Fleshman Wins Second National 5,000-Meter Title
Lagat wins men’s 5,000 final in 13:54 with furious finishing kick.
By David Monti
(c) 2010 Race Results Weekly, all rights reserved. Used with permission.
DES MOINES, IOWA — A year and a day ago in Eugene, Oregon, Lauren Fleshman failed to show up on the starting line of the 5,000 meters at the USA Outdoor Championships. Plagued by a series of mechanical problems stemming from a broken navicular bone in her foot that spawned other injuries, the 2006 US champion in the 5,000 scratched from the race, unable to compete. She seriously considered retiring at 27.
“If you’d have talked to me 12 months ago I was ready to, I don’t know, open up a shoe store or something else,” Fleshman said after winning her second national 5,000-meter title Friday night. “Move to another state. I was very frustrated.”
But under the patient coaching of Marc Rowland at the Nike Oregon Track Club in Eugene, the former NCAA champion at Stanford University had been slowly working her way back to the form which put her on two national teams for the IAAF World Championships, and allowed her to run a personal best of 14:58.48 in 2008.
“If I didn’t have coach Rowland and the Oregon Track Club, I don’t know if I would have made it back,” Fleshman explained, her wavy light brown hair pulled back into a ponytail. “I definitely wouldn’t have been national champion this quickly. So, I’m full of gratitude for my situation in Oregon. I can’t say it enough.”
In tonight’s race, Fleshman ran most of the way in the pack and did not respond immediately to a big surge by three-time Olympian Jen Rhines, who threw in a 69.7-second lap with five laps to go. Rhines managed to build an eight-second lead with four laps to go, and it appeared that her aggressive strategy might work.
“My thinking was to go with five or six laps to go, but I got antsy,” said Rhines. “I was just trying to get out of the habit of just running for second or third.”
With two laps to go, Rhines’s lead was down to five seconds. Fleshman was working with Molly Huddle to catch the 2002 national 10,000-meter champion, and with 600 meters left in the race, decided to go for the win. “It was just knowing that I had enough left to put on a good kick,” said Fleshman. “I didn’t know if it would be enough to win, but I just got this smirk where I knew I had something left.”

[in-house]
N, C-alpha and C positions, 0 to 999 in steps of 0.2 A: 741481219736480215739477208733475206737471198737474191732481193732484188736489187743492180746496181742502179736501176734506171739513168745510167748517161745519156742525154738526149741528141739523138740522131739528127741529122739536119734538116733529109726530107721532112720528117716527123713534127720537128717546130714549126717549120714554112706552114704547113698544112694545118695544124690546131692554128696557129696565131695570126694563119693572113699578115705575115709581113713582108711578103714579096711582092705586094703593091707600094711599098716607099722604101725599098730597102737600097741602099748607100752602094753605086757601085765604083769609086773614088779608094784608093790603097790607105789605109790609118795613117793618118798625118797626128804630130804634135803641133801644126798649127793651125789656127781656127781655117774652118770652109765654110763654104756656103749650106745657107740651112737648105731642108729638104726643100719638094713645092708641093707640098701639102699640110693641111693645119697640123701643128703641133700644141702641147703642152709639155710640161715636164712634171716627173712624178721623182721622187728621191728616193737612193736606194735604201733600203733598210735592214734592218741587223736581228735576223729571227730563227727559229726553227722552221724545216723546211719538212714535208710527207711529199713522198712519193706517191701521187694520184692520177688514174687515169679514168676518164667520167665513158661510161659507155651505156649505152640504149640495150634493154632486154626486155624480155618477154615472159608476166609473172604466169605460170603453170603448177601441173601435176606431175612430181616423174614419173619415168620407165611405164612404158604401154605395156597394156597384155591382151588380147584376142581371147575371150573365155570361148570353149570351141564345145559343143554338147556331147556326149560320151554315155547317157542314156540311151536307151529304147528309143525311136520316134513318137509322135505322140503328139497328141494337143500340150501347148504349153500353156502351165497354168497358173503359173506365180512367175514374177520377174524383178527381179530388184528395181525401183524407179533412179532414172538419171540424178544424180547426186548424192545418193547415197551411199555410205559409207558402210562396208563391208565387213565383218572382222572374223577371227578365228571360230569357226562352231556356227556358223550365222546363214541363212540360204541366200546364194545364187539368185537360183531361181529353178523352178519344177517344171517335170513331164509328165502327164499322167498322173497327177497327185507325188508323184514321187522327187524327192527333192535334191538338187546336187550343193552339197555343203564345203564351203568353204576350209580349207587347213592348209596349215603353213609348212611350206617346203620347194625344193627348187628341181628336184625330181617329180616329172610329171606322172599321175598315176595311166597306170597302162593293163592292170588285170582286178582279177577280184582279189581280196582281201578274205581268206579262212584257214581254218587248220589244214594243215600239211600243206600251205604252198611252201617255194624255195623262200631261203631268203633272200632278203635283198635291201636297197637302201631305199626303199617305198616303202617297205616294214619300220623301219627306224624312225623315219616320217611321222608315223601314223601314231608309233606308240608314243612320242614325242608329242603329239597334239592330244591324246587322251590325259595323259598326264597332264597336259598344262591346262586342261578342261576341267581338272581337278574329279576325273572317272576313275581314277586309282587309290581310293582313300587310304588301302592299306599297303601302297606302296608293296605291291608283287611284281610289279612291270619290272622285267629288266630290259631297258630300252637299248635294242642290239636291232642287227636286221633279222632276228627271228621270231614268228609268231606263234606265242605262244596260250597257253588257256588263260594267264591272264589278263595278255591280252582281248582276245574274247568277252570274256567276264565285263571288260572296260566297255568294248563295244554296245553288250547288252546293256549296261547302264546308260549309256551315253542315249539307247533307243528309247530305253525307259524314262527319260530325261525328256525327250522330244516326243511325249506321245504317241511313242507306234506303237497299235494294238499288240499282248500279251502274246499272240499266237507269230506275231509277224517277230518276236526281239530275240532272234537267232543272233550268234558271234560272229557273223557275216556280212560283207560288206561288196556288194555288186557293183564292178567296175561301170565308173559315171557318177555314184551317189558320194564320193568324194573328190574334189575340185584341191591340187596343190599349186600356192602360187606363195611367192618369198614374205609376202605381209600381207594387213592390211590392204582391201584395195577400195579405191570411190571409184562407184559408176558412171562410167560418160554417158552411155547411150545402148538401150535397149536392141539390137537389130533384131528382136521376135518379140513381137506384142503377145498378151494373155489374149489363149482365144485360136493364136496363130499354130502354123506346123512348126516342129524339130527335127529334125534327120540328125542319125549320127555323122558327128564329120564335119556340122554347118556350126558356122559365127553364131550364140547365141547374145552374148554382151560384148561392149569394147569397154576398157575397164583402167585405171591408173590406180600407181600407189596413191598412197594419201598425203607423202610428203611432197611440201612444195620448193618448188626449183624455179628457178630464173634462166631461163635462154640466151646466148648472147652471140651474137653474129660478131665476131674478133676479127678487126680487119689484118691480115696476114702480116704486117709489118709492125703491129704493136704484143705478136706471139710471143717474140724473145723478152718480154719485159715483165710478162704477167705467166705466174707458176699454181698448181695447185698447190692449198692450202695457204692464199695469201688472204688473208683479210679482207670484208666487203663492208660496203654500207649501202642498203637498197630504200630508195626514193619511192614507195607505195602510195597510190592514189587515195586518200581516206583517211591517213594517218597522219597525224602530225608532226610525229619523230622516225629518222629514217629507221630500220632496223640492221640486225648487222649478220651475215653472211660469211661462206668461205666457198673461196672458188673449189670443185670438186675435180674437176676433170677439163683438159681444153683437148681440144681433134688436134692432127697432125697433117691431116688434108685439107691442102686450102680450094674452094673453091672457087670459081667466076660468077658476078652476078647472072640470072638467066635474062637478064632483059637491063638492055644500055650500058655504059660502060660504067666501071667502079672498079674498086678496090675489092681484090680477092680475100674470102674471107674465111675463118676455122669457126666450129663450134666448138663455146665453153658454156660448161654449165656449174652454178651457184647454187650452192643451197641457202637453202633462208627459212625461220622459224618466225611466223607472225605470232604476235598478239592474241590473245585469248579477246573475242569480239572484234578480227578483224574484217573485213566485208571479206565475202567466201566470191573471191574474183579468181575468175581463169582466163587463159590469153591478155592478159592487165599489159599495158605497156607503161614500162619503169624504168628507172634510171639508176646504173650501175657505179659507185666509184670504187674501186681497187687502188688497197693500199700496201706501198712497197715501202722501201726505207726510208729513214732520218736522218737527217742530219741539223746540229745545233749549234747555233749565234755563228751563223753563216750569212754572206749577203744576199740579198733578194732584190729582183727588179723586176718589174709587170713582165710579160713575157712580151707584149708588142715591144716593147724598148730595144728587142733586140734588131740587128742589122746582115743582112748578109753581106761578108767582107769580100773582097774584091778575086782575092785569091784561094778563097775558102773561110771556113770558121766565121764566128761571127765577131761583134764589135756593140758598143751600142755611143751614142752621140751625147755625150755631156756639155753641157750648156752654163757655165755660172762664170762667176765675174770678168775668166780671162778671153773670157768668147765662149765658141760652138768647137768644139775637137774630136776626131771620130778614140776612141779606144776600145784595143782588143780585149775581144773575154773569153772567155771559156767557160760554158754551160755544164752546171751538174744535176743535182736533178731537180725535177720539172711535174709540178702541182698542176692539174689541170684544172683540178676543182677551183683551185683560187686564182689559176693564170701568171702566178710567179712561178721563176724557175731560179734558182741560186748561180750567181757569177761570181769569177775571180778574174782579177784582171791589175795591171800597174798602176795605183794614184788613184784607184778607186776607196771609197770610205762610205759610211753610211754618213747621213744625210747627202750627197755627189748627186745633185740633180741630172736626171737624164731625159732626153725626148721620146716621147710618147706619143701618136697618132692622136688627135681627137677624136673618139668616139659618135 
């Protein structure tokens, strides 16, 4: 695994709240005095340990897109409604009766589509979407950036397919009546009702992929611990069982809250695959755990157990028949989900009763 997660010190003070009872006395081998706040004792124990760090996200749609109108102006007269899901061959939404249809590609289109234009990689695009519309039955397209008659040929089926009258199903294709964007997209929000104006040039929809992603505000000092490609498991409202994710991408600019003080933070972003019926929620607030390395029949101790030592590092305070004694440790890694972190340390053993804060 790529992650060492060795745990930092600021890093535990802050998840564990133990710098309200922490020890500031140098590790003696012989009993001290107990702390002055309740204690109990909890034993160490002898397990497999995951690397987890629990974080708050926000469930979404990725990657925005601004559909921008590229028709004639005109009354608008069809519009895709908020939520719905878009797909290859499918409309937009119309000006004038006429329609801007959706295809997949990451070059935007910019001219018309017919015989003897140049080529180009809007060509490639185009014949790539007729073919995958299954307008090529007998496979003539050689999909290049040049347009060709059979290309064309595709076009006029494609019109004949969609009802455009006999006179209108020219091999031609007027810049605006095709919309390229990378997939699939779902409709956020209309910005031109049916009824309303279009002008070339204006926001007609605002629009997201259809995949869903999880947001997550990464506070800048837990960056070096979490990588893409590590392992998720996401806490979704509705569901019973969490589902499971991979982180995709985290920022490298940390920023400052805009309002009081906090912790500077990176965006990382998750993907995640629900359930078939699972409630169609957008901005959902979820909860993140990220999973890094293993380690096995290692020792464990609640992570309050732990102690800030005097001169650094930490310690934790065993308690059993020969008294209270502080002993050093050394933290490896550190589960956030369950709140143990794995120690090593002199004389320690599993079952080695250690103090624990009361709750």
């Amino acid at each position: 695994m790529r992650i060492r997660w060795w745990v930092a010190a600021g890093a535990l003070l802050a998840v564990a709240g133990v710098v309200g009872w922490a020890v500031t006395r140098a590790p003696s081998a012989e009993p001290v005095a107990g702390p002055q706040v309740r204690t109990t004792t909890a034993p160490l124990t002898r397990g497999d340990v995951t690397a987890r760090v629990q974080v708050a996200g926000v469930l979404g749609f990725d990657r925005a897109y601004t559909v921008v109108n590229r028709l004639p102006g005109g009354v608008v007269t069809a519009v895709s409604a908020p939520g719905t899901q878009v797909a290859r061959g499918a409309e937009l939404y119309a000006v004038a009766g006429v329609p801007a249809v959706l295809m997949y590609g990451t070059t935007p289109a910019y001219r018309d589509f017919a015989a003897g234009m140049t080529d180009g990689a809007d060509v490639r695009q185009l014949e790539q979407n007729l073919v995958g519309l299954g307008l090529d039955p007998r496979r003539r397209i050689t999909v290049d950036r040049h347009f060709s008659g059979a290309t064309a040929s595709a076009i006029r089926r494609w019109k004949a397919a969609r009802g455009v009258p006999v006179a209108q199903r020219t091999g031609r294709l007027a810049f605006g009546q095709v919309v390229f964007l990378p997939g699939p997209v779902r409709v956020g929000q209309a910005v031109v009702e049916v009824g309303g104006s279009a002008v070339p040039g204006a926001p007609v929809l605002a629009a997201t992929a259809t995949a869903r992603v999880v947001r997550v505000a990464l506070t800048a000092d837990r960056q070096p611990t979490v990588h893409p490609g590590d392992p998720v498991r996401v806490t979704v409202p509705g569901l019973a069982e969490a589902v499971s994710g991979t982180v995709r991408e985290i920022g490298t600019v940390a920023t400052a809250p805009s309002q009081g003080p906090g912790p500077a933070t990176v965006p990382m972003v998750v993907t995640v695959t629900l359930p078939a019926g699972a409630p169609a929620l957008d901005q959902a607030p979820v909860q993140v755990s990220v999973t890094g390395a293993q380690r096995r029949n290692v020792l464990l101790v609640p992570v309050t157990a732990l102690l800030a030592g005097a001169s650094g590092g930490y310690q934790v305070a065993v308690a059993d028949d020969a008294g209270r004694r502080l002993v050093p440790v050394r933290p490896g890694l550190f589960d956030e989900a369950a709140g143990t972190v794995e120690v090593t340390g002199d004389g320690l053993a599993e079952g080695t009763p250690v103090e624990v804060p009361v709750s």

Running 66.9 seconds for the final lap, Fleshman was too far in front for the chasing Huddle to catch her, stopping the clock at 15:28.70. Huddle came next in 15:30.89, and steeplechaser Jenny Barringer third in 15:33.33. Rhines faded to finish in fourth place.
Fleshman’s return to the top was painstaking. She said that she had to totally reinvent herself by changing her form, strengthening weak muscles, but most of all, taking things one step at a time. She said that she couldn’t put together four weeks of training without getting reinjured. “I had to first take it day by day, never think more than one day at a time, never get frustrated, try not to think about how good I had been,” she said. “It’s really all about learning to live in the moment, which is hard to do.”
She added: “I just reinvented myself from the ground up with help.” That help came from a chiropractor named Dr. Ted Forcum and a physical therapist named Robyn Pester, Fleshman said. “‘I need to start over and I need you two guys to help me,'” Fleshman recalled telling them. “And they did. They were the first two to jump on board helping me.”
Fleshman won a trail run last September in Bend, Oregon, then a road 5K last October. She didn’t step on the track again until this past April when she won the low-key Oregon Relays 5000 in 15:42.46, giving her a qualifying mark for tonight’s meet. She also ran a special 1,500-meter race for elite athletes held at the Oregon State high school championships, clocking 4:12.30. Arriving at Drake Stadium this afternoon, she wasn’t completely sure she was ready to mix it up with the other contenders. “There was a big part of me which wasn’t sure, but there was this little part of me which felt that I might be able to win it,” she said. “And that scared the crap out of me.”
While her victory in 2006 was satisfying, Fleshman said it had far less meaning than tonight’s. “This one is so sweet,” she said, her eyes growing misty. “I mean, I don’t know how else to put it.”
The men’s 5,000-meter final was far more predictable. Off of a slow pace, Bernard Lagat overwhelmed the field with his final 100-meter sprint to win easily in 13:54.08, collecting his third national title in the event. Tim Nelson, an aspiring marathoner, finished second (13:54.80) and Georgetown star Andrew Bumbalough ran his final race as a Hoya, finishing third in 13:55.16.
When asked if it was an easy victory, Lagat smiled, paused and said, “No. It was a great race.” Lagat said that he was thankful for the slow pace because he was feeling some fatigue from his recent 5,000-meter American record in Oslo on June 4 (12:54.12) and his 1,500m race in New York on June 12 (3:34.36). He compared tonight’s effort with a tempo run. “I didn’t come here to run a fast time,” said the reigning world 3,000-meter indoor champion. “I promised people here that when I came for the Drake Relays that I’m coming back in June. I’m glad I did.”